If Adams sees improved algebra scores among its eighth-graders over the next two to three years, the Cognitive Tutor could end up in classrooms throughout the West Contra Costa school district.

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Related article:

" Educational Software Finds Itself at Back of Class for Kids' Attention" by Alex Pham

Source:  Los Angeles Times - 16 December 2002

URL: http://www.latimes.com/business/printedition/la-fi-kids16dec16001439,0,6922689.story?coll=la%2Dheadlines%2Dpe%2Dbusiness


ARTICLES & ANNOUNCEMENTS (NATIONAL FOCUS)

(1) "The Inner Einstein" by Thomas Hayden

Source:  U.S. News and World Report - 9 December 2002

URL:  http://nl3.newsbank.com/nl-search/we/Archives?s_hidethis=yes&p_product=UW&p_theme=uw&p_action=search&p_maxdocs=200&s_dispstring=20021209038405&p_field_advanced-0=&p_text_advanced-0=("20021209038405")&p_perpage=10&p_sort=YMD_date:D&xcal_useweights=no

...Nearly 50 years after his death and a century after the then unknown physicist started challenging doctrine and stretching brains with his ideas, Albert Einstein remains not just scientifically relevant but a multipurpose icon as well. If anything, his stature has grown over the decades, fed by a steady stream of books, pop-culture references, and posthumous appearances in commercials and on T-shirts, coffee mugs, and most anything else that will sit still long enough to be stamped with a photo and a quote. The lionized Einstein cuts a comforting figure: a gentle genius, as benevolent as he was intelligent... almost a scientific Santa. But the more we see that image, the less we seem to know about the real Einstein and the work that made him famous.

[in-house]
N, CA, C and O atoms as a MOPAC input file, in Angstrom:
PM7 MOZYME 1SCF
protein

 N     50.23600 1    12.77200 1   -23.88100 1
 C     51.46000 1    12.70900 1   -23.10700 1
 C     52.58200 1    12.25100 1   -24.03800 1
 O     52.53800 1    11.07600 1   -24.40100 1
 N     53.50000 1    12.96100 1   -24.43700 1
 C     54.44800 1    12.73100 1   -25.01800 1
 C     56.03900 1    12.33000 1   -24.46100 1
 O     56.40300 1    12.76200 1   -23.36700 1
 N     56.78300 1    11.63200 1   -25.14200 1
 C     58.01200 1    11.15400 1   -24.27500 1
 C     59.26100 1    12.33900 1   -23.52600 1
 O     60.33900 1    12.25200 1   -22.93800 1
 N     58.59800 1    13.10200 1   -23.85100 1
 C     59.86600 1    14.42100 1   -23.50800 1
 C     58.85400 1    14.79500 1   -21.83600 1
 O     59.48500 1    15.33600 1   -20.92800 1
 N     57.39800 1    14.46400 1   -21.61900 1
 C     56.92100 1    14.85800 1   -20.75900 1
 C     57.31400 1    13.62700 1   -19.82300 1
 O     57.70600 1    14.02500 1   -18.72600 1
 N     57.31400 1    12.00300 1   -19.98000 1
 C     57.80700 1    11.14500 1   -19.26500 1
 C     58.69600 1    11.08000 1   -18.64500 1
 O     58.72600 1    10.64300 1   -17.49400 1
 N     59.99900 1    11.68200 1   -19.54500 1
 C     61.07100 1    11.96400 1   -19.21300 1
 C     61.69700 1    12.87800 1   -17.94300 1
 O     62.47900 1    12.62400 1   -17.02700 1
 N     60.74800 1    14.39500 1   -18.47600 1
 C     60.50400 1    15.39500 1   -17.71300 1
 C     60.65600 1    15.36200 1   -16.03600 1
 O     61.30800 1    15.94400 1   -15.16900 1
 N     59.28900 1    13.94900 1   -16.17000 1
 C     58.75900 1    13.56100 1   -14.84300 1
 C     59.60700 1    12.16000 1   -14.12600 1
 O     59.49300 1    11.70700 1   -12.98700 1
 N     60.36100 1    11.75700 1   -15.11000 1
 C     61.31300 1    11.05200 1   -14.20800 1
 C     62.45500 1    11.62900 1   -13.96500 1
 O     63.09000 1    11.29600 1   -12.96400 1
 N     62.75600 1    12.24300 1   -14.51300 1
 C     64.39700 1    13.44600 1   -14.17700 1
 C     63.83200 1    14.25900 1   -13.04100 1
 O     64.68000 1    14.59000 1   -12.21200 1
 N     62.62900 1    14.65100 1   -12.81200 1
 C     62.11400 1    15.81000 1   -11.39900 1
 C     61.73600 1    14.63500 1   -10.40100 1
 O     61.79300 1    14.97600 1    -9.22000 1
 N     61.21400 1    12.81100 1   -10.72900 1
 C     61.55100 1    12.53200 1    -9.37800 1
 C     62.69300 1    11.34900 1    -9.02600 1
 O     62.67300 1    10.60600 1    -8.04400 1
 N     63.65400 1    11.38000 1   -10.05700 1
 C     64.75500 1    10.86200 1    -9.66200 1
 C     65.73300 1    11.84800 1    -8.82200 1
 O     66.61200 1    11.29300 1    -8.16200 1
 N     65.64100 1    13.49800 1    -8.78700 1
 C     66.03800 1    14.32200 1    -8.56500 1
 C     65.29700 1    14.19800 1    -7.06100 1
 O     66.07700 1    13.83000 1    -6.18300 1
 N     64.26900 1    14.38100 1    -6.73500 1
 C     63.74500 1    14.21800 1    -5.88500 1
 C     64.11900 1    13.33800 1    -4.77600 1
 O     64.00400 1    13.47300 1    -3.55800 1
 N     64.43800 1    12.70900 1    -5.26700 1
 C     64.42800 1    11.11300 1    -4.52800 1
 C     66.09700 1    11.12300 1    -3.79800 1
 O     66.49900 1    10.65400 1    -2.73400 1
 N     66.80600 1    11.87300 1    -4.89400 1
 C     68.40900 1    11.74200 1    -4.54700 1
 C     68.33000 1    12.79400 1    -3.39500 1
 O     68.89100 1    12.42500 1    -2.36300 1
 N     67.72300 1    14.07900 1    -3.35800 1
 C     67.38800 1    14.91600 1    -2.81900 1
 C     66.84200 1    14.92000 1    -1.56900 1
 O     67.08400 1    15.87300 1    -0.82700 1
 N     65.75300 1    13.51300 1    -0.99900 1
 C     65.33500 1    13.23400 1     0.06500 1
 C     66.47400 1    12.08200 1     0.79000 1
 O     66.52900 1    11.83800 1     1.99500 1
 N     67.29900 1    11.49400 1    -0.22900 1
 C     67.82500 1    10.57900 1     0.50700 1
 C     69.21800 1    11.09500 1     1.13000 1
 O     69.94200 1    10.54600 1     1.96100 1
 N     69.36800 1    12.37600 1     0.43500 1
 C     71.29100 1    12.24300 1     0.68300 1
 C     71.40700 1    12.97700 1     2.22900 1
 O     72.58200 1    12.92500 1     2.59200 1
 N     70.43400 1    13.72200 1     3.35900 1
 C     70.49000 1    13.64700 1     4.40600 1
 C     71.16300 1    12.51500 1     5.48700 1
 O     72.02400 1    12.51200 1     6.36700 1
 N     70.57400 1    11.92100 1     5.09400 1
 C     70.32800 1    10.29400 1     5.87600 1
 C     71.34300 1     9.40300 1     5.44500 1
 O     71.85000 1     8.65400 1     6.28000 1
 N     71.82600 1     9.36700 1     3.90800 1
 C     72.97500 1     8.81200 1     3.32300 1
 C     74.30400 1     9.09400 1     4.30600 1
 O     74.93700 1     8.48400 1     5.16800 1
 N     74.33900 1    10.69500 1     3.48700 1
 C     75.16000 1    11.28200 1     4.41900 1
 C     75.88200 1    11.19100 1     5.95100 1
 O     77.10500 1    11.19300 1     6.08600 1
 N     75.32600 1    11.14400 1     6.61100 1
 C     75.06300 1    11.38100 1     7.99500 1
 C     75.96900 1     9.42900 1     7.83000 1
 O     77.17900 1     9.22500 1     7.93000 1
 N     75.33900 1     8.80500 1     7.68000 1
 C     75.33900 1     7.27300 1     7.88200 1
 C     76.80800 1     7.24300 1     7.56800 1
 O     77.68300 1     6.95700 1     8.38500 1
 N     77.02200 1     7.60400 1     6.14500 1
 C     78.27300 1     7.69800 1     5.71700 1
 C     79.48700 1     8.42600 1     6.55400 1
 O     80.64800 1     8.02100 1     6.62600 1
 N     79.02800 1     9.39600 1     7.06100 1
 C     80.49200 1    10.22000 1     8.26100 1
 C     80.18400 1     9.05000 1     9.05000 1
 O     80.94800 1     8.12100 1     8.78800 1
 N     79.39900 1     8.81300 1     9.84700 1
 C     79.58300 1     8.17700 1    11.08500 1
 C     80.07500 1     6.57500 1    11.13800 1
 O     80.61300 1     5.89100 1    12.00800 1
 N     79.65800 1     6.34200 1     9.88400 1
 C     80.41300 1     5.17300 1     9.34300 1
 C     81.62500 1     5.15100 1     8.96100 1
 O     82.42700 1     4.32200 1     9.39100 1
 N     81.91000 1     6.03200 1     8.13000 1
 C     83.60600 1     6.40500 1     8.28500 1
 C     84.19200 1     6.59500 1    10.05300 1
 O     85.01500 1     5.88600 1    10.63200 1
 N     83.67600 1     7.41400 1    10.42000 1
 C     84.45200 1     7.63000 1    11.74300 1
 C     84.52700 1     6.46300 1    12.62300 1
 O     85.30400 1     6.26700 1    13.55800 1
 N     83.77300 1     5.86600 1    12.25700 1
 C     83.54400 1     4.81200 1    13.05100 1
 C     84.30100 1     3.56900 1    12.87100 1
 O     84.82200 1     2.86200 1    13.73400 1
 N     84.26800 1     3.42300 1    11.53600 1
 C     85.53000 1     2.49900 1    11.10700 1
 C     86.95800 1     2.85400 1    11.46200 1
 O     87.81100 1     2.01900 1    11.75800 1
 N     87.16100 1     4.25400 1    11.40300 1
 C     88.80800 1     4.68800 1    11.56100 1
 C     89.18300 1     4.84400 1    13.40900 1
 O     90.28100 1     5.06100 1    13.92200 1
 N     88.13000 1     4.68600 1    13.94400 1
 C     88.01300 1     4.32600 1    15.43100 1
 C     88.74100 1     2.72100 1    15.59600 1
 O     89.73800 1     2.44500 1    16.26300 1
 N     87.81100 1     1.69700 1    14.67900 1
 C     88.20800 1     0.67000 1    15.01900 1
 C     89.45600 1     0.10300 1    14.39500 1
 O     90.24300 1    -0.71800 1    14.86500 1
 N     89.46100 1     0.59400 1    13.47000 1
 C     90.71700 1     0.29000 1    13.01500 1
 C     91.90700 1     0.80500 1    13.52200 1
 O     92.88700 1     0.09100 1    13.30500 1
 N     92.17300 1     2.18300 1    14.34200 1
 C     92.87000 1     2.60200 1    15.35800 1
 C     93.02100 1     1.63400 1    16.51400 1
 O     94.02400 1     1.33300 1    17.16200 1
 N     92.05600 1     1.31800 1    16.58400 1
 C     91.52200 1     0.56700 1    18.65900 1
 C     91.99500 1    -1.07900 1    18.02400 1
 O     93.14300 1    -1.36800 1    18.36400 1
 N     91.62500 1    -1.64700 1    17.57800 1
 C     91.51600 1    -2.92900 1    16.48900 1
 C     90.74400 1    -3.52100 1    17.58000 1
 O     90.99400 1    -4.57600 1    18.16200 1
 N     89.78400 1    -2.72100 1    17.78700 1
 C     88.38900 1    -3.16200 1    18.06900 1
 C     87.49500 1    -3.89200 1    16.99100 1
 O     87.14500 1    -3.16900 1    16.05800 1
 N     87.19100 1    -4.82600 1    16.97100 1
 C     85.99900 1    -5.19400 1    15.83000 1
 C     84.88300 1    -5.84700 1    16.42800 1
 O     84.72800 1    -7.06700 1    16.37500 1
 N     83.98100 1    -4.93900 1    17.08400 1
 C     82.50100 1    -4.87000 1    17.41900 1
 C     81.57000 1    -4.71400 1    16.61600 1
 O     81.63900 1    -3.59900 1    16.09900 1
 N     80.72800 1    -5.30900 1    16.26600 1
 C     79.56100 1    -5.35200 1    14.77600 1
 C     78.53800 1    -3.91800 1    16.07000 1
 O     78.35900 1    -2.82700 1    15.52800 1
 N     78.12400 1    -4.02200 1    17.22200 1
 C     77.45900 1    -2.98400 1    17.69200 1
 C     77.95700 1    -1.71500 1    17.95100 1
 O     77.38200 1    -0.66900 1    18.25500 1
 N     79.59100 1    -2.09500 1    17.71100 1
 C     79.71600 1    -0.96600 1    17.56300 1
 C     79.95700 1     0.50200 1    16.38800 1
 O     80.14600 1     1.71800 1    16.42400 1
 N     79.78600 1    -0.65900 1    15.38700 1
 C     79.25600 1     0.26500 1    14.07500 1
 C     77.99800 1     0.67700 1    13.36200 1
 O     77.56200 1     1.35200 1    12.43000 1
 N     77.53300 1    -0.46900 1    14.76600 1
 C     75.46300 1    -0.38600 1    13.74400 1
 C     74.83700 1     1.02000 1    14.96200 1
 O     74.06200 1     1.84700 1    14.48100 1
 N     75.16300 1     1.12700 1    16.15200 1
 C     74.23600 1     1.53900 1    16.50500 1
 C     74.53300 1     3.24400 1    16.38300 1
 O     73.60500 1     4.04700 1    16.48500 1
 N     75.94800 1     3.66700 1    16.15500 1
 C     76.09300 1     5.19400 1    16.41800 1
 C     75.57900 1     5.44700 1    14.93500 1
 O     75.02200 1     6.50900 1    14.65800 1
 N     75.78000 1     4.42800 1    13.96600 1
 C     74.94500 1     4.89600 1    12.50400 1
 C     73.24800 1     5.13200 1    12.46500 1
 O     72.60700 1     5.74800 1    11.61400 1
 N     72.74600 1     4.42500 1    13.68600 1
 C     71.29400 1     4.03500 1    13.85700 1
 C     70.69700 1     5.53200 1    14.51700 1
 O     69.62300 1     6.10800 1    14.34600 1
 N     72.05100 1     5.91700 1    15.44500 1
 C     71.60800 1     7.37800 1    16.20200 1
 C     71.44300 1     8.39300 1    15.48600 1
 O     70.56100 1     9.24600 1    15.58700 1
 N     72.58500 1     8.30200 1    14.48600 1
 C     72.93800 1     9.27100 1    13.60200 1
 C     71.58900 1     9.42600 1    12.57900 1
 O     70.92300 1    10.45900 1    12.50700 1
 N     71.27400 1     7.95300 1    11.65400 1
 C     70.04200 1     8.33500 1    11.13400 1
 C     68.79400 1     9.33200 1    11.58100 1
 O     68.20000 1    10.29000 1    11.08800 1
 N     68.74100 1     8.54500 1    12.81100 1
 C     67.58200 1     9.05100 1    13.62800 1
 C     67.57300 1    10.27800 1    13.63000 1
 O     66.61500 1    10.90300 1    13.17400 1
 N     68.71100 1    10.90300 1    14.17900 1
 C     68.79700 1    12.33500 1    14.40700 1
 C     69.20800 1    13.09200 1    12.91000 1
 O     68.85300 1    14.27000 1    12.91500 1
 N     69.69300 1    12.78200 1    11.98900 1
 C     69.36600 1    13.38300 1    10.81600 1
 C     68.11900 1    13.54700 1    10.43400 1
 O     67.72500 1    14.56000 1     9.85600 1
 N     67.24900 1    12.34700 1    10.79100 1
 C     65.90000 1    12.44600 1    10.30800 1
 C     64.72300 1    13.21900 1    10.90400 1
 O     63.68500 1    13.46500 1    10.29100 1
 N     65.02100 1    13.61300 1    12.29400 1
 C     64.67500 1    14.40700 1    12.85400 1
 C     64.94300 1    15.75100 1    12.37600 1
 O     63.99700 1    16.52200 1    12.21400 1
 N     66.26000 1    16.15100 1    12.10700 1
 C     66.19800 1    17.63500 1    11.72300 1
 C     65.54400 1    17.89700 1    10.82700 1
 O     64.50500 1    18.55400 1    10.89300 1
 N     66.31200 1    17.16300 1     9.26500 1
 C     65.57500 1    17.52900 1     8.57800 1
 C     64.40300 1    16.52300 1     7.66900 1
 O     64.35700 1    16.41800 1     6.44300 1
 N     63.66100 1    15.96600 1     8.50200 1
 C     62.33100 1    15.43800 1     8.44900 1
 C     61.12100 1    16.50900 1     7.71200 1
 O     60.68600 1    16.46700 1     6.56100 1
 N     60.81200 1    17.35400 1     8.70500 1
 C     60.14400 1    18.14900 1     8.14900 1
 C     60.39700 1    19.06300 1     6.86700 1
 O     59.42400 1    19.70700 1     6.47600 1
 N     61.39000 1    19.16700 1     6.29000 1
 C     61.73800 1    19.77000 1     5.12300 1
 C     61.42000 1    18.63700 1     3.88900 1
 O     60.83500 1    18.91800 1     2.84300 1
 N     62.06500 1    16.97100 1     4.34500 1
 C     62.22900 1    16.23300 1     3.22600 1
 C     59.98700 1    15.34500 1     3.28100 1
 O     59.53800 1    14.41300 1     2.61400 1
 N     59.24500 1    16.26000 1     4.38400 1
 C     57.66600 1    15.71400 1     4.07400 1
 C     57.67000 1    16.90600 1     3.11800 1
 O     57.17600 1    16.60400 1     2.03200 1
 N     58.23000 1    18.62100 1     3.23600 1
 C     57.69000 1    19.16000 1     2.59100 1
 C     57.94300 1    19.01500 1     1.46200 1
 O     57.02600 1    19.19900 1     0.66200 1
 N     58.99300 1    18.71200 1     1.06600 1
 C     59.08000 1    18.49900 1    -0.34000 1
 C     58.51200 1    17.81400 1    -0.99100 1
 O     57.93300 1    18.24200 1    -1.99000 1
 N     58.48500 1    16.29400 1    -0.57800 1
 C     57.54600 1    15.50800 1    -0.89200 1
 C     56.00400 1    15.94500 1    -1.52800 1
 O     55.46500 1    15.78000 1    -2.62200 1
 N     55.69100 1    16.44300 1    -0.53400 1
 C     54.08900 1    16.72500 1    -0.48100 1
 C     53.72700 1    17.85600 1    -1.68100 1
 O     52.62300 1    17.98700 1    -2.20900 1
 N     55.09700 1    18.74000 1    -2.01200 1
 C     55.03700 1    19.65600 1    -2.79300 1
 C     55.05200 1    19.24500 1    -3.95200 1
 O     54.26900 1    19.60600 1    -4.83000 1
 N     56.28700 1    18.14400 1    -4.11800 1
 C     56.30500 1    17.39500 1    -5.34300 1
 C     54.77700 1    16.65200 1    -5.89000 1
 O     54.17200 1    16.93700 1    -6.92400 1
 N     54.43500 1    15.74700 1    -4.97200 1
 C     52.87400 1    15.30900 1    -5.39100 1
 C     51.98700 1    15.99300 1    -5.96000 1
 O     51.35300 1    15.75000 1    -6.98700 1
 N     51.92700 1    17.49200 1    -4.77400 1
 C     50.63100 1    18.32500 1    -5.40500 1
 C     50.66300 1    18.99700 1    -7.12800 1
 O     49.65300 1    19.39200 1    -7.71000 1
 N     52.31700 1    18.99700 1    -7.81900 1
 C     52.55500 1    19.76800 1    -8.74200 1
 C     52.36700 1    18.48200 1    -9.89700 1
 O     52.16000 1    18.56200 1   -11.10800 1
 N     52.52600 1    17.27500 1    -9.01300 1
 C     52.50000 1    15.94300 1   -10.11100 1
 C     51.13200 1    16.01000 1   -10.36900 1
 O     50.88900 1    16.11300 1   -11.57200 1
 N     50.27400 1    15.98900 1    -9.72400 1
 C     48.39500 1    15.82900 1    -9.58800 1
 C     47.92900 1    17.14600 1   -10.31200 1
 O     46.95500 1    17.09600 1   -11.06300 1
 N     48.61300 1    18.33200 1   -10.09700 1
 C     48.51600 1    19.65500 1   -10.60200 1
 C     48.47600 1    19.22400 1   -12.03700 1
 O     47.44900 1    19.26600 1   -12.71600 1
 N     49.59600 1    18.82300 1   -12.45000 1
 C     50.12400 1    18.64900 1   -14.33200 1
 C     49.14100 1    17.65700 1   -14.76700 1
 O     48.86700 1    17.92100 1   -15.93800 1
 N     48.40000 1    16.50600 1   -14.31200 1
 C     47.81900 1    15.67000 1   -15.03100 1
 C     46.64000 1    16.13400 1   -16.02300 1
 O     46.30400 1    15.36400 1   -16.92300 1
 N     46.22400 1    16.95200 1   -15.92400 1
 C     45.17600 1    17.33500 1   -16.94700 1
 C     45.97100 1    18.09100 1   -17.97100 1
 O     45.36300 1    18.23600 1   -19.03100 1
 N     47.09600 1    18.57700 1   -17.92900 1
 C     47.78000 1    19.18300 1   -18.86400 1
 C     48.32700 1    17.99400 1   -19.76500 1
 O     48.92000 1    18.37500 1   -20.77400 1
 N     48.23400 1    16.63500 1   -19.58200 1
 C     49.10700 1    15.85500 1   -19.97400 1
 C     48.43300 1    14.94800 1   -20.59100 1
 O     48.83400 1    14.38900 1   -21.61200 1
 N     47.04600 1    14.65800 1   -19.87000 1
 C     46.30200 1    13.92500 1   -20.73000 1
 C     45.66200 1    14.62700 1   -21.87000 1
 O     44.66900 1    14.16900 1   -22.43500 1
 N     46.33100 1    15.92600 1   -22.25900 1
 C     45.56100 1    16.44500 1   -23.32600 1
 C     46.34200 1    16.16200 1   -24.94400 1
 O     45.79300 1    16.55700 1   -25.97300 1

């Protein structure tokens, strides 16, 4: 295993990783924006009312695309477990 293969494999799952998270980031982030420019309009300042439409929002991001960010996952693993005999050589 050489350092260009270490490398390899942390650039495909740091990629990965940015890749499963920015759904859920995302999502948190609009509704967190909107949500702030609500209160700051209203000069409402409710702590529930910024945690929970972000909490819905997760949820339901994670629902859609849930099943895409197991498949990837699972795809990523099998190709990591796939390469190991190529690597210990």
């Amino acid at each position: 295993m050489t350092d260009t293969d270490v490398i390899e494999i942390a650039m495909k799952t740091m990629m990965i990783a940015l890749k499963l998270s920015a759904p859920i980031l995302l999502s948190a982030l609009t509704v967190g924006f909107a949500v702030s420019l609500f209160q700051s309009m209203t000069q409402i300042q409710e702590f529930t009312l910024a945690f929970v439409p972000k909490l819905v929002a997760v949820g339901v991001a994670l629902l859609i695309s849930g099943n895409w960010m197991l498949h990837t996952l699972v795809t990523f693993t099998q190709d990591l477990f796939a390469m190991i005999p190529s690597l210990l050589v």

Thanks in large measure to an ambitious publishing effort, a much more nuanced view of the greatest scientist of the 20th century is taking shape. The Einstein Papers Project, now in its eighth volume, will ultimately publish some 14,000 original documents in a planned 25 volumes. Already, early drafts of famous papers are allowing historians to track the development of his ideasÆhe didn't pluck them fully formed from the cosmos after allÆand his voluminous correspondence reveals (surprise!) a real human being. There's plenty of wit and charm here, along with courage and a deep sense of social justice. But far from being a saint, he could also be acerbic, rebellious, even something of a rake. As a powerful new exhibition at the American Museum of Natural History in New York shows, the Einstein that emerges is at once darker, richer, and infinitely more fascinating than the friendly icon we thought we knew... 

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Related articles:

"Einstein Did More Than Dream Up Theories: The Thinker Was A Tinkerer Too" URL: http://nl9.newsbank.com/nl-search/we/Archives?s_hidethis=yes&p_product=UW&p_theme=uw&p_action=search&p_maxdocs=200&s_dispstring=20021209038406&p_field_advanced-0=&p_text_advanced-0=("20021209038406")&p_perpage=10&p_sort=YMD_date:D&xcal_useweights=no